Although it’s only 2021, this decade is shaping up to be one that sees humanity and computers interlink in unthinkable ways. Researchers have taken another baby step toward melding mind and machine. This time, by sending the first-ever, full-spectrum wireless signals from human brains to computers.
The Independent reported on the breakthrough; the news sees scientists at BrainGate move ever closer to helping people with paralysis regain control of their environments. The nonprofit consisting of neuroscientists, engineers, and the like, says wirelessly connecting paralyzed people and computers will both “enhance independence and restore communication in the absence of physical movement.”
The BrainGate researchers’ new, wireless brain-computer interface (or BCI), sits atop a user’s head; it allows them to send brain signals to computers at single-neuron resolution. Meaning the system is so sensitive, it can pick up on a single brain cell’s electrical impulse.
“We’ve demonstrated that this wireless system is functionally equivalent to the wired systems that have been the gold standard in BCI performance for years,” John Simeral, an assistant professor of engineering at Brown University and member of the BrainGate research consortium, said in a press release. “The signals are recorded and transmitted with appropriately similar fidelity, which means we can use the same decoding algorithms we used with wired equipment,” the engineer added.
Researchers demonstrate first human use of high-bandwidth wireless brain-computer interface | Brown University https://t.co/w3fuBD8Ncc @BrainGateTeam pic.twitter.com/cJJb7sL63s— Brown Engineering (@brownengin) April 1, 2021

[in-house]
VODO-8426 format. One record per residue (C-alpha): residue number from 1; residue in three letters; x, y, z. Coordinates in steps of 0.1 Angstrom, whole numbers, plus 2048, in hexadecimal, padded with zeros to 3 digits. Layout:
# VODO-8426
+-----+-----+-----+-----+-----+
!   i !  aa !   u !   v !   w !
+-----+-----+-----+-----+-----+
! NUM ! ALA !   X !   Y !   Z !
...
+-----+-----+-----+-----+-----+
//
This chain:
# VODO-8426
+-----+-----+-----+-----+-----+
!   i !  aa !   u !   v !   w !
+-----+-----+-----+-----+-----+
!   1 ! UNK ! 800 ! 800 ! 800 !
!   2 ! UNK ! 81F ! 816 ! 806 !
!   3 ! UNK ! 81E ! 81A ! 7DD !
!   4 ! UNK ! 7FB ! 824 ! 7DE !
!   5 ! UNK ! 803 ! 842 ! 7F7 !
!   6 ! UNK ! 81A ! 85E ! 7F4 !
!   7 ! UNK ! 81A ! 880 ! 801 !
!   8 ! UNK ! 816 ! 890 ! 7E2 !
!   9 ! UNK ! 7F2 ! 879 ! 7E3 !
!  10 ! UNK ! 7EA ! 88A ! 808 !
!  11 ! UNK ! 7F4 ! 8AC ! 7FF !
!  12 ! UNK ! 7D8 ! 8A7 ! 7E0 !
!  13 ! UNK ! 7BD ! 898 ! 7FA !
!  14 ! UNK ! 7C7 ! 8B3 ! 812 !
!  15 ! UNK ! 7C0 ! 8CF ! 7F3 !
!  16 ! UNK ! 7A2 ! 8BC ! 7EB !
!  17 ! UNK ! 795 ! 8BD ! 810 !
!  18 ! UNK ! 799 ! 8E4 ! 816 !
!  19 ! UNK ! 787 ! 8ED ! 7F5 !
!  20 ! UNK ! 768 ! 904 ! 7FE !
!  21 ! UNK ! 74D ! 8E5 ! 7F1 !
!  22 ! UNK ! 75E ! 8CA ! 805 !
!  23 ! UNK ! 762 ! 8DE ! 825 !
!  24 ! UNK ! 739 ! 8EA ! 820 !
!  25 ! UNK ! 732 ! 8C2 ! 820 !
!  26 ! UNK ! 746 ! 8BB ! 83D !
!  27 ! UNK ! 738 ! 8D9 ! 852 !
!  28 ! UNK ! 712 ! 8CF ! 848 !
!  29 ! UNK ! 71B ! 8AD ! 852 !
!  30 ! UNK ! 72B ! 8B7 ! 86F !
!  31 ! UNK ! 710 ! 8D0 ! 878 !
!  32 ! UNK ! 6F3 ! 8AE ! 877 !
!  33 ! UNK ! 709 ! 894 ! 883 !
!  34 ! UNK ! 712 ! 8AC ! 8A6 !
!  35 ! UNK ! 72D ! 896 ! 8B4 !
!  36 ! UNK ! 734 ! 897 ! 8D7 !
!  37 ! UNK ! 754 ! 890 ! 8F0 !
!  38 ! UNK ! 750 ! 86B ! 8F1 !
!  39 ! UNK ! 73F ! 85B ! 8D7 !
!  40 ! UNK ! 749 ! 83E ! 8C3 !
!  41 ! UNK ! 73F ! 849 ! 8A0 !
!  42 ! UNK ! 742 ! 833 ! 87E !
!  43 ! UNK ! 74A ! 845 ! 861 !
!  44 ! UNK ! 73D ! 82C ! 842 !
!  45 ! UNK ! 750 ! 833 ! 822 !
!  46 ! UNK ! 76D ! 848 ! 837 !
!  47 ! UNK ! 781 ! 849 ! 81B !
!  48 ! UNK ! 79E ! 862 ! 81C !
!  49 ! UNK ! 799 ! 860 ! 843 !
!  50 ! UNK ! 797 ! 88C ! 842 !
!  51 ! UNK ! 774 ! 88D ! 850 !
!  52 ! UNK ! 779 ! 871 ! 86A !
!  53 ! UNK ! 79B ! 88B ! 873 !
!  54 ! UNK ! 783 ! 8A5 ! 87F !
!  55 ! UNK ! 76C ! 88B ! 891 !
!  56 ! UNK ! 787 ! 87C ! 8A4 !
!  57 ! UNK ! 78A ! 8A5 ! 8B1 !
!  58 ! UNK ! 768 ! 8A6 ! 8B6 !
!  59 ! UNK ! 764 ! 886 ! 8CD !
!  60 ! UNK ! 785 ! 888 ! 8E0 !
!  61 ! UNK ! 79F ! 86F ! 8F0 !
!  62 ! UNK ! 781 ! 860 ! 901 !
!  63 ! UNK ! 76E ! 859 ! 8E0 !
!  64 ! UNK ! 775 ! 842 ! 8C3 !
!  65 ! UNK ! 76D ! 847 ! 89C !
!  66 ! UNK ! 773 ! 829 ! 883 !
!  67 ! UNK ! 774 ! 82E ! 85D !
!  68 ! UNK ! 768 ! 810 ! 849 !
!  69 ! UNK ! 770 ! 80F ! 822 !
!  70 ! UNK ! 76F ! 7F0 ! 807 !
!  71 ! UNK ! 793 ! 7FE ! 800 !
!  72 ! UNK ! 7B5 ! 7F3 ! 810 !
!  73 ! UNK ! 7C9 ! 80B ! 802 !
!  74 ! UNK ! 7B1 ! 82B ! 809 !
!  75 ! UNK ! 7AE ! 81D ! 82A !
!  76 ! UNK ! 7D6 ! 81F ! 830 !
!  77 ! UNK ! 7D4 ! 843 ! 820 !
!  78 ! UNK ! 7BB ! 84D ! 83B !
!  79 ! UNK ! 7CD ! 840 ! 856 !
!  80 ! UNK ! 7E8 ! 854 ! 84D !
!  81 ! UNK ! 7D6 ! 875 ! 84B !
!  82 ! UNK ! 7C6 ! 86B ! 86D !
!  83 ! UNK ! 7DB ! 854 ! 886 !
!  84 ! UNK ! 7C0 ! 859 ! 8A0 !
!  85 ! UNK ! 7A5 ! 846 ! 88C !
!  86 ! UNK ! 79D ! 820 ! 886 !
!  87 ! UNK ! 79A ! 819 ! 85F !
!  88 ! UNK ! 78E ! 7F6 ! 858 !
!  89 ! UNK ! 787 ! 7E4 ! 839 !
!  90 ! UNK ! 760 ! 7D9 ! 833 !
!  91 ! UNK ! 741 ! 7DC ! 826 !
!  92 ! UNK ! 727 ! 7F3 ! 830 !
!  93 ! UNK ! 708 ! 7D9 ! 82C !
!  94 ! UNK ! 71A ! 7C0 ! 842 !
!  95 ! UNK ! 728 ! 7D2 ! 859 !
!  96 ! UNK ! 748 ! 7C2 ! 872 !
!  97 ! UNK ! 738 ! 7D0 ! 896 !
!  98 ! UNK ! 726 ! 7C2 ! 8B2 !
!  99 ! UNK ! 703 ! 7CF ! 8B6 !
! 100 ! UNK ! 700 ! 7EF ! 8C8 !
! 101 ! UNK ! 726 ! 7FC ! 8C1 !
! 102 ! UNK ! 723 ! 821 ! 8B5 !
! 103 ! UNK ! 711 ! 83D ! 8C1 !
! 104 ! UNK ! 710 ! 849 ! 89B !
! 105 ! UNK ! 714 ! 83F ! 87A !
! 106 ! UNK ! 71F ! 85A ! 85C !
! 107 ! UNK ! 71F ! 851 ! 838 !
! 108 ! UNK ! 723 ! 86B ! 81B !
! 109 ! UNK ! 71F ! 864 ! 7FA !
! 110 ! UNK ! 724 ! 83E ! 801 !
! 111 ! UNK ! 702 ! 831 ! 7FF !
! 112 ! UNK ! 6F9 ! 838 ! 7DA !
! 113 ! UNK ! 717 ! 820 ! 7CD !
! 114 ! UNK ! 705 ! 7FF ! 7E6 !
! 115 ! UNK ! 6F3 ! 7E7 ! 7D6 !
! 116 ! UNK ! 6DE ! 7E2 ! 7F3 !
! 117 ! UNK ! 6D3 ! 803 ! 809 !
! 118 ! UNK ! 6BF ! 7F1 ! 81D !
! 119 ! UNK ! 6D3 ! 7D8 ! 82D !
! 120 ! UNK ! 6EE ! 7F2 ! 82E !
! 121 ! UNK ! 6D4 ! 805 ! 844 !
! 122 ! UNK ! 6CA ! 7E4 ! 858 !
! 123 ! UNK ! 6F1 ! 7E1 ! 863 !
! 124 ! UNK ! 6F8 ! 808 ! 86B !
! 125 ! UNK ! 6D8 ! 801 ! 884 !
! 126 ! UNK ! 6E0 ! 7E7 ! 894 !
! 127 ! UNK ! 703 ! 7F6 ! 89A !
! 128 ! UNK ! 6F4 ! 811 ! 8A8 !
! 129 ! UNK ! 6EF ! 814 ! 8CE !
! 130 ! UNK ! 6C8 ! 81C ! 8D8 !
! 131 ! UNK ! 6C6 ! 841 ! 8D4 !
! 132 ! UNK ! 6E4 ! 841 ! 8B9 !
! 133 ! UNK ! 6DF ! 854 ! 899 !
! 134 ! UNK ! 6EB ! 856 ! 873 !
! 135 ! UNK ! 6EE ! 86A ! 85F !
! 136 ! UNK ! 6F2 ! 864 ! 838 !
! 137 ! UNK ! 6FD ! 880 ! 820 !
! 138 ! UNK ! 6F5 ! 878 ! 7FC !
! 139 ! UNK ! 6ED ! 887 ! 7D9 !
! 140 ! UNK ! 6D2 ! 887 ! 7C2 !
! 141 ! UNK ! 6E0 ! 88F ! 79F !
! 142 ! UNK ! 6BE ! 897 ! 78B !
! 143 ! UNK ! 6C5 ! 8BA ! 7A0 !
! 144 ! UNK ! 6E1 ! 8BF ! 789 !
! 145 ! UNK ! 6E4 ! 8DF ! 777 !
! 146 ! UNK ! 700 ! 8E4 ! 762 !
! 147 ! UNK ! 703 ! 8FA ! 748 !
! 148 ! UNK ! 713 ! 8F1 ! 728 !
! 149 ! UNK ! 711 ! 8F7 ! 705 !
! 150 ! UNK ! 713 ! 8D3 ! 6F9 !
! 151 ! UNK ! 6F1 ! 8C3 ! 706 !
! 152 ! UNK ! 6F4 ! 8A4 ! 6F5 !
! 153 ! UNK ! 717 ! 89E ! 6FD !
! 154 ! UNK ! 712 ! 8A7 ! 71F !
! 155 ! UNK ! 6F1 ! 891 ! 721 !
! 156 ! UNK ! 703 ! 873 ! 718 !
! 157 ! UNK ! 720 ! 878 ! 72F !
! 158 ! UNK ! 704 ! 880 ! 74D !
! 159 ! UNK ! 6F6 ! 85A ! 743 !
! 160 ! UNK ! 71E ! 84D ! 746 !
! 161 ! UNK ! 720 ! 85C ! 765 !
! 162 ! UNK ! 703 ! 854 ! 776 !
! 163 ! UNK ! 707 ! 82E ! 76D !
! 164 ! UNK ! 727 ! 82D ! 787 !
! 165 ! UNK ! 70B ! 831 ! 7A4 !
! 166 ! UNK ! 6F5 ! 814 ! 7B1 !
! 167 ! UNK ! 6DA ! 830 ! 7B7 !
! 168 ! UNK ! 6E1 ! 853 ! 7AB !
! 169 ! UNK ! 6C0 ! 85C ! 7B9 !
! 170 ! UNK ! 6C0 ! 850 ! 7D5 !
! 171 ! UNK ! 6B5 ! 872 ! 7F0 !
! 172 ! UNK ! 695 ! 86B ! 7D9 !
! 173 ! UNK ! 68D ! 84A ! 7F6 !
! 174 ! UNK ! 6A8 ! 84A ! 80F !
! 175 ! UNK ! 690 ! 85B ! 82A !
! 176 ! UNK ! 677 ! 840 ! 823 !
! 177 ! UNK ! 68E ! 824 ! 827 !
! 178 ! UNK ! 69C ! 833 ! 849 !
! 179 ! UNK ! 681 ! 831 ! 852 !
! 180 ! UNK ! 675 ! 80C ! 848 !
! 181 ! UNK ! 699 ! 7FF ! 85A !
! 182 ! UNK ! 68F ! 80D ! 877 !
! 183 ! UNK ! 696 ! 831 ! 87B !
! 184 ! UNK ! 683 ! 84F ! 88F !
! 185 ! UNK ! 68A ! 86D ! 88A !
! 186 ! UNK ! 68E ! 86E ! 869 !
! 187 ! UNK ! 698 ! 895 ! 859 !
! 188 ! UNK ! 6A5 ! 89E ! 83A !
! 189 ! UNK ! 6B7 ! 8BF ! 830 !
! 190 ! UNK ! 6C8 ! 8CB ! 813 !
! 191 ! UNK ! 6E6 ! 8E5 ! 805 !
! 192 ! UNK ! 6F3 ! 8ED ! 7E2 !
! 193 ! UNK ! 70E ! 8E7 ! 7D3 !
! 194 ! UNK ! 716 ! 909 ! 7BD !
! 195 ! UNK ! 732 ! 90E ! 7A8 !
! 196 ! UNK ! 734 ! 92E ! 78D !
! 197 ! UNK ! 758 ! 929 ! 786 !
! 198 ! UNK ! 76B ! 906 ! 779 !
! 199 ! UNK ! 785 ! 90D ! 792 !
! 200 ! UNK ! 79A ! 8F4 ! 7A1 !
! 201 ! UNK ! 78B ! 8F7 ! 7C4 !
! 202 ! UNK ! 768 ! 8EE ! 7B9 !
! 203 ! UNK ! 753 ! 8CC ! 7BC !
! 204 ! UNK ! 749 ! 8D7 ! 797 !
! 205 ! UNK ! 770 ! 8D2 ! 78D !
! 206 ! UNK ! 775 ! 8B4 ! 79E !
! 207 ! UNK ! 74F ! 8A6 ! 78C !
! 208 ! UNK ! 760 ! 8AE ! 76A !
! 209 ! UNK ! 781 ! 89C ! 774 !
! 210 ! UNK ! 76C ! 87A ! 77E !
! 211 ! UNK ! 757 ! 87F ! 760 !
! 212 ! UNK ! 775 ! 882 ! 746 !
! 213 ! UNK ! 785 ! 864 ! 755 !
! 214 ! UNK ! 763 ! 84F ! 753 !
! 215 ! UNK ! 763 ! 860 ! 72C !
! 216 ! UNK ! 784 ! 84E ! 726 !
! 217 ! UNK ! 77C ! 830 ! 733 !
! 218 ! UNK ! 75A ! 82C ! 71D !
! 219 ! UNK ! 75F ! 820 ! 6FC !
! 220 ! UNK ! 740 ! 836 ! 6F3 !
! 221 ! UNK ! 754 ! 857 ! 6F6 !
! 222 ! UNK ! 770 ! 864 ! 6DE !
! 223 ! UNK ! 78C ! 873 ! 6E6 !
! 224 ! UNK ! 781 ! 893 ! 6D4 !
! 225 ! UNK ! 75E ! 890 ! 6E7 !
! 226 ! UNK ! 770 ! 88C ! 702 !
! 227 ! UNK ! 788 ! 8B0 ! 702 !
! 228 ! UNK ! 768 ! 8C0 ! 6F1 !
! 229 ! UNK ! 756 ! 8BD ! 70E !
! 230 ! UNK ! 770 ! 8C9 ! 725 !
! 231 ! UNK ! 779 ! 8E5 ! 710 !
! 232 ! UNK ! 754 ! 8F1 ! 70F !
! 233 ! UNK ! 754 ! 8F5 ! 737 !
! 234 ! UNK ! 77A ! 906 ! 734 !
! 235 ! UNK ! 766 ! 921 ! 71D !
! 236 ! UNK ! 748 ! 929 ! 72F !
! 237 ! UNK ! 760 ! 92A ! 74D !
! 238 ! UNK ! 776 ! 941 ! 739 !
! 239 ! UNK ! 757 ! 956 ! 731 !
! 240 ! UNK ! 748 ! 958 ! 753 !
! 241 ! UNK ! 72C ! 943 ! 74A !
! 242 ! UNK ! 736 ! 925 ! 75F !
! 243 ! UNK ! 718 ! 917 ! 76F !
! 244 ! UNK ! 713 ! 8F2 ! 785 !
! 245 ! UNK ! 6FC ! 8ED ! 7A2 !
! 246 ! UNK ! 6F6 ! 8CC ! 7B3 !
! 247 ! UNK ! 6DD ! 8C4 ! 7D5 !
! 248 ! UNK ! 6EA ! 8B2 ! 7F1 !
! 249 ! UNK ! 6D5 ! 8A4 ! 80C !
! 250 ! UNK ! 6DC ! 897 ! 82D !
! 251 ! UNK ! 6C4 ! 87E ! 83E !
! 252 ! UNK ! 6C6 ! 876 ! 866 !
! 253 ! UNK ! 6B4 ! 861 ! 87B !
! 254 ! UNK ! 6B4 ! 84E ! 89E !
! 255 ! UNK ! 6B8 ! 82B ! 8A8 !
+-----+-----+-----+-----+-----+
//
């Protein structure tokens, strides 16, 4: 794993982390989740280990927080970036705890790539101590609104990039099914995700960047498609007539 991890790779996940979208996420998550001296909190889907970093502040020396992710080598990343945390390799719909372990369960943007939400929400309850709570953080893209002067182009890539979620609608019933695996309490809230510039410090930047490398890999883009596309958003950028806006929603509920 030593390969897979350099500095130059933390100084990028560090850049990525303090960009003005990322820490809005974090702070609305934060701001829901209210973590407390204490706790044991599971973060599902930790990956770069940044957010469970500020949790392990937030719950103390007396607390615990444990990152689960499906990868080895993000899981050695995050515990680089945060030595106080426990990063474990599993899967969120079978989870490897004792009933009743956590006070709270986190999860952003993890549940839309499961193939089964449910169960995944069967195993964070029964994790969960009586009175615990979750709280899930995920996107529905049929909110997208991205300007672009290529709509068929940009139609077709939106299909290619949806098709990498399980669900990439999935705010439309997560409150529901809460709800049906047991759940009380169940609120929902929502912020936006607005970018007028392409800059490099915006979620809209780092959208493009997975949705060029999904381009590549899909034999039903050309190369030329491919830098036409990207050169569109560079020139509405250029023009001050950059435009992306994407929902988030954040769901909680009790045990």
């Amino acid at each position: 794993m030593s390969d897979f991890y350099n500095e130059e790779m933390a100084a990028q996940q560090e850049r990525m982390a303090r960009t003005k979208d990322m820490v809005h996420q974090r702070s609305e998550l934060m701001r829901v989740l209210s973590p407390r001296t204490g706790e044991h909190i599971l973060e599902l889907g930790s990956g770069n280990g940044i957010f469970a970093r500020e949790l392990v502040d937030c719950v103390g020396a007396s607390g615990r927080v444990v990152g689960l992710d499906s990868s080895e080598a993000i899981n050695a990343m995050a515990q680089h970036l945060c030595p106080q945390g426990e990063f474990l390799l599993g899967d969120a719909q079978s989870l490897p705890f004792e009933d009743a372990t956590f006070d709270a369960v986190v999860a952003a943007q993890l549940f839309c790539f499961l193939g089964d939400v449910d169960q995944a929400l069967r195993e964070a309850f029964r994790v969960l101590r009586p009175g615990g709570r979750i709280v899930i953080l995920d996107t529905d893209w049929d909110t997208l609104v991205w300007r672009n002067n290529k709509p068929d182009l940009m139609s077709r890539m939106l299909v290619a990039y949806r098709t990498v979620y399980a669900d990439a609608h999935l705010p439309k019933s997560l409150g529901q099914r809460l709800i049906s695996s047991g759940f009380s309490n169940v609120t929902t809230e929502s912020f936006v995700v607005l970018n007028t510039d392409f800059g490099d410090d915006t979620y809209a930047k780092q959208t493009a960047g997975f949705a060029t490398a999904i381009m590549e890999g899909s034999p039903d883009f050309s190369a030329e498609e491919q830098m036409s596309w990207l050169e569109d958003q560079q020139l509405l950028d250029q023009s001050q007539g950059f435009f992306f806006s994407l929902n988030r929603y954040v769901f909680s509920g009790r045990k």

As for functionality, BrainGate’s new wireless BCI allows users to point, click, and type on standard tablet computers. And while those are basic commands, they allow researchers to collect critical data; specifically, how the users’ neurons “fire” as they write or move their eyes. (The BCI can even collect data while users sleep.)
“We want to understand how neural signals evolve over time,” Leigh Hochberg, leader of the BrainGate clinical trial, added in the press release. “With this system, we’re able to look at brain activity, at home, over long periods in a way that was nearly impossible before.”
As the BrainGate research team continues to iterate its wireless BCI, it says its decoding algorithms will continue to advance. This will make for a far more intuitive and reliable restoration of communication and mobility for people with paralysis. And while that’s obviously noble and necessary, we can’t help but wonder about the more sci-fi aspect of the tech. Especially since this decade already looks a lot like Cyberpunk 2077, with all of its implants and augmented bodies.
Feature image: Braingate.org